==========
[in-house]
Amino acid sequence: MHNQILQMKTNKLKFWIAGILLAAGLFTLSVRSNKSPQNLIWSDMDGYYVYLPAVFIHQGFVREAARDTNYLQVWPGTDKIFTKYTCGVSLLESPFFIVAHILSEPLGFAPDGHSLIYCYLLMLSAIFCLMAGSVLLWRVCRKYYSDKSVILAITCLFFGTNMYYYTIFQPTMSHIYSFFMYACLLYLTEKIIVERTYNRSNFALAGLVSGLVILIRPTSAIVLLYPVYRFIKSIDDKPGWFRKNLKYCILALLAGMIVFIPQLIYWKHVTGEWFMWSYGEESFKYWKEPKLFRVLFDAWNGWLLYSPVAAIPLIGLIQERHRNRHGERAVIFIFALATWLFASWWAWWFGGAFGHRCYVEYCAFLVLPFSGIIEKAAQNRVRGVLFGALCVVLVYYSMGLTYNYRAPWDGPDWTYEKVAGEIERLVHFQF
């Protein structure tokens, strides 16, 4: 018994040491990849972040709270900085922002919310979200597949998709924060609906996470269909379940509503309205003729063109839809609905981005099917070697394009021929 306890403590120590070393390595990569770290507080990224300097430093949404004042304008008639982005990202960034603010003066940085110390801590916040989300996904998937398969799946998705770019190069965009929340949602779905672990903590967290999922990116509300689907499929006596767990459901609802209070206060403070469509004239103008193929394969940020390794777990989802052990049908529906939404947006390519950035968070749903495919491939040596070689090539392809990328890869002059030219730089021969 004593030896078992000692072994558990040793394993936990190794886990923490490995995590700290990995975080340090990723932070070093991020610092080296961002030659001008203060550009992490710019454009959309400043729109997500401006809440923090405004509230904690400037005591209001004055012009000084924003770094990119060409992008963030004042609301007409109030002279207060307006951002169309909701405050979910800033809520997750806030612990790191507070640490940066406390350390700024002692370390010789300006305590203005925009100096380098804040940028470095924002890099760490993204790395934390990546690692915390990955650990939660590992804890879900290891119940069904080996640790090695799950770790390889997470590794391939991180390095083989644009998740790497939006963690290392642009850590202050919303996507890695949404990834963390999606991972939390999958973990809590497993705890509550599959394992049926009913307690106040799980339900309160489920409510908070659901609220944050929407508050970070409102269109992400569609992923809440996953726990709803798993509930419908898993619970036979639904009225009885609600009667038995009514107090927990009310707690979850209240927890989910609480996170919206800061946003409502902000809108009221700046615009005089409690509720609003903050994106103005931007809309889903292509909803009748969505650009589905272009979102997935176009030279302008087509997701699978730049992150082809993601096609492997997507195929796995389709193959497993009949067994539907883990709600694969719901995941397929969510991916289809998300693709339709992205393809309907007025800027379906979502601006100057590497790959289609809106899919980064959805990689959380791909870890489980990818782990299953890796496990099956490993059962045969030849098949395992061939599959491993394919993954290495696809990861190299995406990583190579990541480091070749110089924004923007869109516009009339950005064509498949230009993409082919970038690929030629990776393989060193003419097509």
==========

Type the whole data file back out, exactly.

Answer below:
[in-house]
Amino acid sequence: MHNQILQMKTNKLKFWIAGILLAAGLFTLSVRSNKSPQNLIWSDMDGYYVYLPAVFIHQGFVREAARDTNYLQVWPGTDKIFTKYTCGVSLLESPFFIVAHILSEPLGFAPDGHSLIYCYLLMLSAIFCLMAGSVLLWRVCRKYYSDKSVILAITCLFFGTNMYYYTIFQPTMSHIYSFFMYACLLYLTEKIIVERTYNRSNFALAGLVSGLVILIRPTSAIVLLYPVYRFIKSIDDKPGWFRKNLKYCILALLAGMIVFIPQLIYWKHVTGEWFMWSYGEESFKYWKEPKLFRVLFDAWNGWLLYSPVAAIPLIGLIQERHRNRHGERAVIFIFALATWLFASWWAWWFGGAFGHRCYVEYCAFLVLPFSGIIEKAAQNRVRGVLFGALCVVLVYYSMGLTYNYRAPWDGPDWTYEKVAGEIERLVHFQF
């Protein structure tokens, strides 16, 4: 018994040491990849972040709270900085922002919310979200597949998709924060609906996470269909379940509503309205003729063109839809609905981005099917070697394009021929 306890403590120590070393390595990569770290507080990224300097430093949404004042304008008639982005990202960034603010003066940085110390801590916040989300996904998937398969799946998705770019190069965009929340949602779905672990903590967290999922990116509300689907499929006596767990459901609802209070206060403070469509004239103008193929394969940020390794777990989802052990049908529906939404947006390519950035968070749903495919491939040596070689090539392809990328890869002059030219730089021969 004593030896078992000692072994558990040793394993936990190794886990923490490995995590700290990995975080340090990723932070070093991020610092080296961002030659001008203060550009992490710019454009959309400043729109997500401006809440923090405004509230904690400037005591209001004055012009000084924003770094990119060409992008963030004042609301007409109030002279207060307006951002169309909701405050979910800033809520997750806030612990790191507070640490940066406390350390700024002692370390010789300006305590203005925009100096380098804040940028470095924002890099760490993204790395934390990546690692915390990955650990939660590992804890879900290891119940069904080996640790090695799950770790390889997470590794391939991180390095083989644009998740790497939006963690290392642009850590202050919303996507890695949404990834963390999606991972939390999958973990809590497993705890509550599959394992049926009913307690106040799980339900309160489920409510908070659901609220944050929407508050970070409102269109992400569609992923809440996953726990709803798993509930419908898993619970036979639904009225009885609600009667038995009514107090927990009310707690979850209240927890989910609480996170919206800061946003409502902000809108009221700046615009005089409690509720609003903050994106103005931007809309889903292509909803009748969505650009589905272009979102997935176009030279302008087509997701699978730049992150082809993601096609492997997507195929796995389709193959497993009949067994539907883990709600694969719901995941397929969510991916289809998300693709339709992205393809309907007025800027379906979502601006100057590497790959289609809106899919980064959805990689959380791909870890489980990818782990299953890796496990099956490993059962045969030849098949395992061939599959491993394919993954290495696809990861190299995406990583190579990541480091070749110089924004923007869109516009009339950005064509498949230009993409082919970038690929030629990776393989060193003419097509």